- Write Everyday–This means everyday! For the next 30 days (or longer if you can stand it). And you can write anything you want: a scene in your novel, an act in a play, a blog post, a journal entry.
Get a calendar and a marker. Then mark an ‘X’ across each day that you write. The idea is to not break the chain, and if you fall off or miss a day before you reach 30 days you start over.
You don’t need to write all day, just set aside at least 20 minutes.”Practicing every day will create breakthrough improvement–if you do it enough days in a row. It will give your work a depth it didn’t have before, a maturity and a new clarity,” Simone says.
Turn off your inner editor and give yourself permission to write crap. Sit down and write a crappy chapter in your novel.
“Crap is just fine,” Simone says. “Skipping a day is not.”
- Post Your Blog Every 2 or 3 Days; Polish Your Work At Least Once A Week–You probably won’t publish every post you write, but try to publish every 2 or 3 days. This will keep your content fresh and your readers coming back.
If you don’t have anywhere to publish your work right now (all you budding fiction writers!), try to go thru and edit a few pieces at least once a week.
- Capture 2 Ideas Everyday–Everyday, write down 2 ideas for a blog post or a scene in your short story or a verse of a poem. Make sure you have easy access to this list of ideas. The ideas don’t have to be good ideas; many will likely be pretty bad. What’s important is that you’re capturing lots of good ideas mixed in with the bad ones.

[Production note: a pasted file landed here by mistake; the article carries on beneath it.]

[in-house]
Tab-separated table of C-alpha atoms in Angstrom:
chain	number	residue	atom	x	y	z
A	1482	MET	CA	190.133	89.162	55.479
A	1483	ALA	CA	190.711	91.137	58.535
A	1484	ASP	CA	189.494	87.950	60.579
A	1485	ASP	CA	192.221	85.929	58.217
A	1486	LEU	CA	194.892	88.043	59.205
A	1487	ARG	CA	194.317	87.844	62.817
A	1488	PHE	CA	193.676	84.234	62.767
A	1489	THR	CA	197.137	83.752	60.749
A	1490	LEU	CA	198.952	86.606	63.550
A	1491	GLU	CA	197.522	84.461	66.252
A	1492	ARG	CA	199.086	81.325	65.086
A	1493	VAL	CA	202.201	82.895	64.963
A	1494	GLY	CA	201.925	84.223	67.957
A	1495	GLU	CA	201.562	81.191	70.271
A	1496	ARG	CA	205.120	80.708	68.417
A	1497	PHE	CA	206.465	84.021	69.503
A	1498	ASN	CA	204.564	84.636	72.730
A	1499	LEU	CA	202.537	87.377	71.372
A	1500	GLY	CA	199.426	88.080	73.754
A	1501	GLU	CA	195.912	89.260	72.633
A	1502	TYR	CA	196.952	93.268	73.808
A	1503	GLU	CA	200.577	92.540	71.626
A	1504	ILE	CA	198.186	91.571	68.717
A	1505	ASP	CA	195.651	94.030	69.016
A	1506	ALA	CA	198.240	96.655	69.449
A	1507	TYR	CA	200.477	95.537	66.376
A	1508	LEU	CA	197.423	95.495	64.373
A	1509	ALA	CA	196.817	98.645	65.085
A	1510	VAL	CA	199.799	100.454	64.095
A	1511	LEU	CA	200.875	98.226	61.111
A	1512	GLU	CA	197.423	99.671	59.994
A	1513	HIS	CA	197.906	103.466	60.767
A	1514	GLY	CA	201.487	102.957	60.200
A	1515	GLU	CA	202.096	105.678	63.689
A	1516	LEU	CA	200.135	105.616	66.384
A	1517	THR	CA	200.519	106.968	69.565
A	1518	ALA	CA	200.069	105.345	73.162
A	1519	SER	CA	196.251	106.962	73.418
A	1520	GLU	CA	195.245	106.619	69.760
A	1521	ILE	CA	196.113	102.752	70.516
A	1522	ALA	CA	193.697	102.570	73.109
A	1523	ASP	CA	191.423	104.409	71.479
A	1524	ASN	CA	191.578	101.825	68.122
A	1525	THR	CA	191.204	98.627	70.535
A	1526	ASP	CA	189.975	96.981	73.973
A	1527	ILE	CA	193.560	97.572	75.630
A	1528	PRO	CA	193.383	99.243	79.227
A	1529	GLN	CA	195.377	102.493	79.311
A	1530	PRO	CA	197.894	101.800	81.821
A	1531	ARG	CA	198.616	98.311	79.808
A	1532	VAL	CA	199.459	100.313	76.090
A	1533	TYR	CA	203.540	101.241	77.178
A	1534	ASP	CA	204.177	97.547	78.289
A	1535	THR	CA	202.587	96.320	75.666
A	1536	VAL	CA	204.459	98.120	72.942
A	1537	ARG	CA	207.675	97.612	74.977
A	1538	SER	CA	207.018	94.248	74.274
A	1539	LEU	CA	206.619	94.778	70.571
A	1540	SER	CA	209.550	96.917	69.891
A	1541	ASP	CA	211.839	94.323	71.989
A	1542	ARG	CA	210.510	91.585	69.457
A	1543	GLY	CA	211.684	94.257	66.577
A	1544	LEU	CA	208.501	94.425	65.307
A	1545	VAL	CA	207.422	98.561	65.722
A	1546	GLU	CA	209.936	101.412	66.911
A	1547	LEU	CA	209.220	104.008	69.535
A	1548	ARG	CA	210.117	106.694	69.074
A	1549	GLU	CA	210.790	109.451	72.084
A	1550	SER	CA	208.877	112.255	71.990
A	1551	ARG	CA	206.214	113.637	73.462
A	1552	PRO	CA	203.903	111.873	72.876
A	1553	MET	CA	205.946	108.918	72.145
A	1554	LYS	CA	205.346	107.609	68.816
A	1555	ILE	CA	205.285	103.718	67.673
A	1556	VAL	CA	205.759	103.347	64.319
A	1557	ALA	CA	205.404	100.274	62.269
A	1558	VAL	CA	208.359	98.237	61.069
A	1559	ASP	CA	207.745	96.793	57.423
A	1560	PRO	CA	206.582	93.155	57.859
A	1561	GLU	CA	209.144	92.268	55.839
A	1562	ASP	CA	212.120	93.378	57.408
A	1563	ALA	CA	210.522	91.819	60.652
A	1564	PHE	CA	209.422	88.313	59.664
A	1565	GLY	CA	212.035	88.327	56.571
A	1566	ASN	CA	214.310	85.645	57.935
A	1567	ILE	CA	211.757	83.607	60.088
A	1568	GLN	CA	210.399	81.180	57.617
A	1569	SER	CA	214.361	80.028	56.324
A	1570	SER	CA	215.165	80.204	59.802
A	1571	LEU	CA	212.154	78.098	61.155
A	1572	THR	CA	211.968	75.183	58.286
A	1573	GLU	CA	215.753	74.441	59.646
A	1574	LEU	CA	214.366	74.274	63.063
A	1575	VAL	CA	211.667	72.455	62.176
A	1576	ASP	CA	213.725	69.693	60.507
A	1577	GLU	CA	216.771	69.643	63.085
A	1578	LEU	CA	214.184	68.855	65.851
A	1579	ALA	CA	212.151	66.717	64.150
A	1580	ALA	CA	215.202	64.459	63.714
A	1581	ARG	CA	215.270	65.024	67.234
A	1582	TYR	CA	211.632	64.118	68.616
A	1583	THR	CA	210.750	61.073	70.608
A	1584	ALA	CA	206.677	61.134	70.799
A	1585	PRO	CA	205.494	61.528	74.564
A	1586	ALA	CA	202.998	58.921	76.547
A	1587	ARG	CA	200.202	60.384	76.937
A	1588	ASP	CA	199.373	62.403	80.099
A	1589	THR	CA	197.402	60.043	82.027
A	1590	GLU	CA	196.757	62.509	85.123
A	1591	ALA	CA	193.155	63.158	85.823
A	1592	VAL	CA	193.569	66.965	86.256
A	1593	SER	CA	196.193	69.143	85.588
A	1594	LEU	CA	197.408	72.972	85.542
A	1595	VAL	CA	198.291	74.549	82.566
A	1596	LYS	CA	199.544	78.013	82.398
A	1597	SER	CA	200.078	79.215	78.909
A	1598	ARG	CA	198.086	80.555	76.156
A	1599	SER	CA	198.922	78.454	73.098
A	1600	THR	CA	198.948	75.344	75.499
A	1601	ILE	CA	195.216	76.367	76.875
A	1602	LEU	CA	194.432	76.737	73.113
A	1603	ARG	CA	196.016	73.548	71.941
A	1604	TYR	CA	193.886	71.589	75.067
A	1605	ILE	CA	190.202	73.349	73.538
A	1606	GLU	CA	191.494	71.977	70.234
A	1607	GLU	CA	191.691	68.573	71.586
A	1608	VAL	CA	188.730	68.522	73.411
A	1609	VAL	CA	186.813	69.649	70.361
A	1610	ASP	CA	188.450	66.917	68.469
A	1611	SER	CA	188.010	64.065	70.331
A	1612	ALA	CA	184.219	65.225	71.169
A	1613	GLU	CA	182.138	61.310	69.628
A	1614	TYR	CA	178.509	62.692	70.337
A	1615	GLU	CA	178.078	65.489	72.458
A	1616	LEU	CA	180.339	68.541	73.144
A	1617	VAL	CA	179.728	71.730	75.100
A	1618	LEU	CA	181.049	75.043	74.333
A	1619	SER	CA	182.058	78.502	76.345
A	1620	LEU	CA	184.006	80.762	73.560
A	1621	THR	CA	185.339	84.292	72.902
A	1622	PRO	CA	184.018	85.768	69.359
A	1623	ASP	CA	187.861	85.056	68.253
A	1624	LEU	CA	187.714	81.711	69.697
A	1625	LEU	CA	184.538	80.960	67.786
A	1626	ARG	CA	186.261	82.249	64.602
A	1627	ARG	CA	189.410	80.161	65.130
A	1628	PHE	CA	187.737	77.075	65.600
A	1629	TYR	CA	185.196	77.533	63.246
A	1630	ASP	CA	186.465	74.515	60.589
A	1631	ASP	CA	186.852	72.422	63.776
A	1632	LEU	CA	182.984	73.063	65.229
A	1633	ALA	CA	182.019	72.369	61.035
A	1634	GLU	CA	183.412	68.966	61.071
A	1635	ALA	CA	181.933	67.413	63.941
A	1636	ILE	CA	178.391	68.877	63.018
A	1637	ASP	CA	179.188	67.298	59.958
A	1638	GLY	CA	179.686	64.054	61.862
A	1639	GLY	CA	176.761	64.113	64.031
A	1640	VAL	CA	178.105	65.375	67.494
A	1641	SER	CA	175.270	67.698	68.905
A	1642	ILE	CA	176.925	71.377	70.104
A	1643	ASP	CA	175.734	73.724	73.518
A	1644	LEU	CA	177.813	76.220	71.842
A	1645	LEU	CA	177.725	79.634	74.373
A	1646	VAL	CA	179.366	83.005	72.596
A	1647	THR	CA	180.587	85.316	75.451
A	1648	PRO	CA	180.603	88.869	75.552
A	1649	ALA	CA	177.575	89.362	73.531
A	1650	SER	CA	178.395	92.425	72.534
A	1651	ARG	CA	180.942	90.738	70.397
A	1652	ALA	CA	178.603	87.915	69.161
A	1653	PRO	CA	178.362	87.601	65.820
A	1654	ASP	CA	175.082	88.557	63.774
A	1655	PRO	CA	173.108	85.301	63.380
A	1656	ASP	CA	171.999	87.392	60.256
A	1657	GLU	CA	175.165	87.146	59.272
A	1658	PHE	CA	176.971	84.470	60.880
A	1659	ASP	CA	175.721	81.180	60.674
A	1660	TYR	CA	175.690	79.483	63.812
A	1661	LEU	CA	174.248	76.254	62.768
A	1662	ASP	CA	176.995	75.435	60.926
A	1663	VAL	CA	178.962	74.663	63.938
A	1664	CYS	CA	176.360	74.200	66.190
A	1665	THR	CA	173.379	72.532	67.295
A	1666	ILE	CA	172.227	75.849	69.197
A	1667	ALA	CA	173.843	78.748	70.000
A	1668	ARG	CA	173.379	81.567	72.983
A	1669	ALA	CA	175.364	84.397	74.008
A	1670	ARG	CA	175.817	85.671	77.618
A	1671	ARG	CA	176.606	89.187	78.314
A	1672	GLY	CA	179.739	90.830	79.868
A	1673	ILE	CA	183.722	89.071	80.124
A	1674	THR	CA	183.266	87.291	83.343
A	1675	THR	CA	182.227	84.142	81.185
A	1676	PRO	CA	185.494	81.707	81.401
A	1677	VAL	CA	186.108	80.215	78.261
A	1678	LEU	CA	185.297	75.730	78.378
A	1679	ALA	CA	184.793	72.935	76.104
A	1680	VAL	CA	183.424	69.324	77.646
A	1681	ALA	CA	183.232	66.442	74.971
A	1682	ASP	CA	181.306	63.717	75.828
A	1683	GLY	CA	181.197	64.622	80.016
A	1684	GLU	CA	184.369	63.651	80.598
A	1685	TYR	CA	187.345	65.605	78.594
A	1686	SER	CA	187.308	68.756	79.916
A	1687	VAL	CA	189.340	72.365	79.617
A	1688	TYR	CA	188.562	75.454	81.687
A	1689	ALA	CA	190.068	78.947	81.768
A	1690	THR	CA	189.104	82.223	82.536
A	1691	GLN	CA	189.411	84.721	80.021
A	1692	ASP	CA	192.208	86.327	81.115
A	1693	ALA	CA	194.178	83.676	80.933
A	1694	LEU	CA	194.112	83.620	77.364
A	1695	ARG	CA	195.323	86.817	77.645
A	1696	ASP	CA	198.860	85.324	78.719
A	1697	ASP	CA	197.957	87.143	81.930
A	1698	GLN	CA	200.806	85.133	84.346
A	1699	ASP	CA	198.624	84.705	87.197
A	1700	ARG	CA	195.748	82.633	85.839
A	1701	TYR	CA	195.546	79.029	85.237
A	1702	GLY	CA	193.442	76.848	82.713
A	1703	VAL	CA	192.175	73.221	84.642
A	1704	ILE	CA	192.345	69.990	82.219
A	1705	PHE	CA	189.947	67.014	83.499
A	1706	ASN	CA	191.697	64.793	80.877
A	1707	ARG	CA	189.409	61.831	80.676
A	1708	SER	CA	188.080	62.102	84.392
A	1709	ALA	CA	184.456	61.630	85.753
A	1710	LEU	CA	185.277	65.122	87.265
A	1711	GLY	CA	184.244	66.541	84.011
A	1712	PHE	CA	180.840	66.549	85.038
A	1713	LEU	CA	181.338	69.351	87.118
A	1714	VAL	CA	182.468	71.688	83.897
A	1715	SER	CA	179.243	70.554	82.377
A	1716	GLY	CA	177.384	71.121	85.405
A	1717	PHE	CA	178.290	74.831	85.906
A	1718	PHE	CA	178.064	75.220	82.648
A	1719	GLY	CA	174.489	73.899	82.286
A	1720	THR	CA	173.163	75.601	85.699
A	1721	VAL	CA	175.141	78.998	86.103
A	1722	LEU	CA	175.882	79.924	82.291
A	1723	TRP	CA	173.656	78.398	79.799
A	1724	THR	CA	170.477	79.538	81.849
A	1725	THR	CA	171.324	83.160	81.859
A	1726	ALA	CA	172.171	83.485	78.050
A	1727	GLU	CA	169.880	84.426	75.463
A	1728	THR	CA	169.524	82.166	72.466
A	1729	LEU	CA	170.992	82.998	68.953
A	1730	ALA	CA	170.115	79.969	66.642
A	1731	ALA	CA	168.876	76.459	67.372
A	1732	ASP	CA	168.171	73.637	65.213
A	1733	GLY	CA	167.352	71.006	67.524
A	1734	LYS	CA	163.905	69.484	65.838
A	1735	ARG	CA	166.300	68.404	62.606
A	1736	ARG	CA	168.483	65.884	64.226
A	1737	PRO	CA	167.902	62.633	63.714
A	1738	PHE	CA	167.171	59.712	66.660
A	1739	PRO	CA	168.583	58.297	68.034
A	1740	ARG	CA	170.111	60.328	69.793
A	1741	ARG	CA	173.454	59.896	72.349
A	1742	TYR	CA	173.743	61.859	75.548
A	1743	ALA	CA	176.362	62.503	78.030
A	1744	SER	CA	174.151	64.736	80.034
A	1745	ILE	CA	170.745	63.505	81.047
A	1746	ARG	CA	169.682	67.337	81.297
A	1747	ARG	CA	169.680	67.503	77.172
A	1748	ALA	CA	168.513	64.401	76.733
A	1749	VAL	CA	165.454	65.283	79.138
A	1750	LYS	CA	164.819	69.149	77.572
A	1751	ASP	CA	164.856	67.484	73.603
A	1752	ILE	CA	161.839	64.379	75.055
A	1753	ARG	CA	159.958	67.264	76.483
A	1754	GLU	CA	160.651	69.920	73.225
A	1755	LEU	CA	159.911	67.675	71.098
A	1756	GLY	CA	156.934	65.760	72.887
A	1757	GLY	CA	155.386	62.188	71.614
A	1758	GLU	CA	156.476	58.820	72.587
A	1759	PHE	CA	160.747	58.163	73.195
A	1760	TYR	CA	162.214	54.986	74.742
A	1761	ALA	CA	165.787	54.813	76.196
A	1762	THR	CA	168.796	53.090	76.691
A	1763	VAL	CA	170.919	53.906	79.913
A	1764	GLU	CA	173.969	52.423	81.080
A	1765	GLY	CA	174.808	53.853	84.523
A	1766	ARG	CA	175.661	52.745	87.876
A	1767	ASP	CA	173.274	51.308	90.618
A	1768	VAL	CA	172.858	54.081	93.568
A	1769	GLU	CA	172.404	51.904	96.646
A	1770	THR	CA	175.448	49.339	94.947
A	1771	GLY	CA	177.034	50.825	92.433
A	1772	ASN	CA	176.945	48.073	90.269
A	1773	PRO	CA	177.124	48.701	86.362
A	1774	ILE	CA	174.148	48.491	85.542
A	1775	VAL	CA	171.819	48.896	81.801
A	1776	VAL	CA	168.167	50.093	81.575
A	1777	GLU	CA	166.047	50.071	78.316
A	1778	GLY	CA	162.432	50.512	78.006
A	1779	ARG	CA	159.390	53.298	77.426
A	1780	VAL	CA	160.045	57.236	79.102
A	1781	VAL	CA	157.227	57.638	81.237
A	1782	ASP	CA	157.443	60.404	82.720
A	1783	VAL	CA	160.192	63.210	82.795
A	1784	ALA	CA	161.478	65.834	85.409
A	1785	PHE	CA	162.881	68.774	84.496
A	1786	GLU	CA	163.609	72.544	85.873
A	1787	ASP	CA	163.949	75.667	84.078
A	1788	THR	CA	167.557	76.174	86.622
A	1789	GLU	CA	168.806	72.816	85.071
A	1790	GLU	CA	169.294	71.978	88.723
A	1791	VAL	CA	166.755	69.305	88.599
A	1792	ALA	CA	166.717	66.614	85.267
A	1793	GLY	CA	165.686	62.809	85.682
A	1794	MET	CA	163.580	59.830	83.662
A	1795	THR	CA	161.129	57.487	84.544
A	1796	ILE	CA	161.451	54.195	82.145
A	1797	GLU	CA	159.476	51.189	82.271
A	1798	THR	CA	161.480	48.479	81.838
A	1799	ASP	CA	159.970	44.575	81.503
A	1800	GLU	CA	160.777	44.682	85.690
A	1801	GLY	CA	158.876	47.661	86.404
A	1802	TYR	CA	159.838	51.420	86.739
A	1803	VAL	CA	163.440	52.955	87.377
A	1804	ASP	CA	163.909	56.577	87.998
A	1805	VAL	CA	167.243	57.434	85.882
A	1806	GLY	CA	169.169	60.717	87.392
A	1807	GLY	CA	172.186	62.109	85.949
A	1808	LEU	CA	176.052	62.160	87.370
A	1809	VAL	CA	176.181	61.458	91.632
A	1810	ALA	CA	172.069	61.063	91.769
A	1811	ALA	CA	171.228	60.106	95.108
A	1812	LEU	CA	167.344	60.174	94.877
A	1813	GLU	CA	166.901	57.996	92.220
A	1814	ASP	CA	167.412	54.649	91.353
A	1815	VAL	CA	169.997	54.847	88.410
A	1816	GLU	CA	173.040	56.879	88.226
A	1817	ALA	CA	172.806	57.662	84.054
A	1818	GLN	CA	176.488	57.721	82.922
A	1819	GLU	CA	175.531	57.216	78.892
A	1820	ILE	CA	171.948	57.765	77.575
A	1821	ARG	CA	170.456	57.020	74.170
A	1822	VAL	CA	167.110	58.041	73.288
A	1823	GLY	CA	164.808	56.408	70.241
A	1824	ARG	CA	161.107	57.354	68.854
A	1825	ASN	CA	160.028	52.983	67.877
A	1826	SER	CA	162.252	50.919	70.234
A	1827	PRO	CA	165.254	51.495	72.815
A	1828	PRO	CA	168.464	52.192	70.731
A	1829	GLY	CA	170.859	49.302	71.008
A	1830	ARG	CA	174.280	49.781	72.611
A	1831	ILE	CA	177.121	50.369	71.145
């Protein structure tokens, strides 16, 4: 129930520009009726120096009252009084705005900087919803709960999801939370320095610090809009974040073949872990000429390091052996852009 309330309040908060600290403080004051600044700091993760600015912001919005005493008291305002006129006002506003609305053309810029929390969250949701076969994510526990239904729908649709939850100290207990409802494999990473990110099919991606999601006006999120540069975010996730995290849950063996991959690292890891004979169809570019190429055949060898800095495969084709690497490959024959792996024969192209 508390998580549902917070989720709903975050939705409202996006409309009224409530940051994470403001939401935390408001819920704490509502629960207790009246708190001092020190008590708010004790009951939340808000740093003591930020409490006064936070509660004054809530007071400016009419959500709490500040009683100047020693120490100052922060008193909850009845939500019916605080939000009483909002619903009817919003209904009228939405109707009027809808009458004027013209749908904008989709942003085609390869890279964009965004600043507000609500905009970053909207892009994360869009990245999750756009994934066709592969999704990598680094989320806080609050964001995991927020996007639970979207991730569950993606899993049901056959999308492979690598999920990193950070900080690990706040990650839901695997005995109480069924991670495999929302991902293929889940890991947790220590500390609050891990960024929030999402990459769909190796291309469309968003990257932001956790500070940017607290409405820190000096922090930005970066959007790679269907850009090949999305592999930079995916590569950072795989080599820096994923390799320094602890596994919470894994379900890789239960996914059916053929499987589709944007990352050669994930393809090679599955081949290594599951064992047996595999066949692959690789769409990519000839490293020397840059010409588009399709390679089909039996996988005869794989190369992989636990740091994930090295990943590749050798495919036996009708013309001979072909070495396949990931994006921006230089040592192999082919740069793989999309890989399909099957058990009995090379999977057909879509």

“If you get completely stuck on ideas for the day, think of two different angles on the post you just wrote,” Simone says. “Or riffs on two current events. Or load up magazines.com and capture a couple of Cosmo headlines.”
A wise writer once told me: “Everyone walks past a thousand story ideas everyday. Good writers see five or six; most people don’t see any.”
Two ideas a day keeps the writer’s block away.
So, Why Does It Work?
The Most Important Thing To Take Away
“You’ll learn what every serious writer knows–there is no such thing as inspiration,” Simone says. “There is work and there is a commitment to show up, and then there is the alchemy that lets you create better writing than you thought you could write. These things are a result of daily commitment and practice.”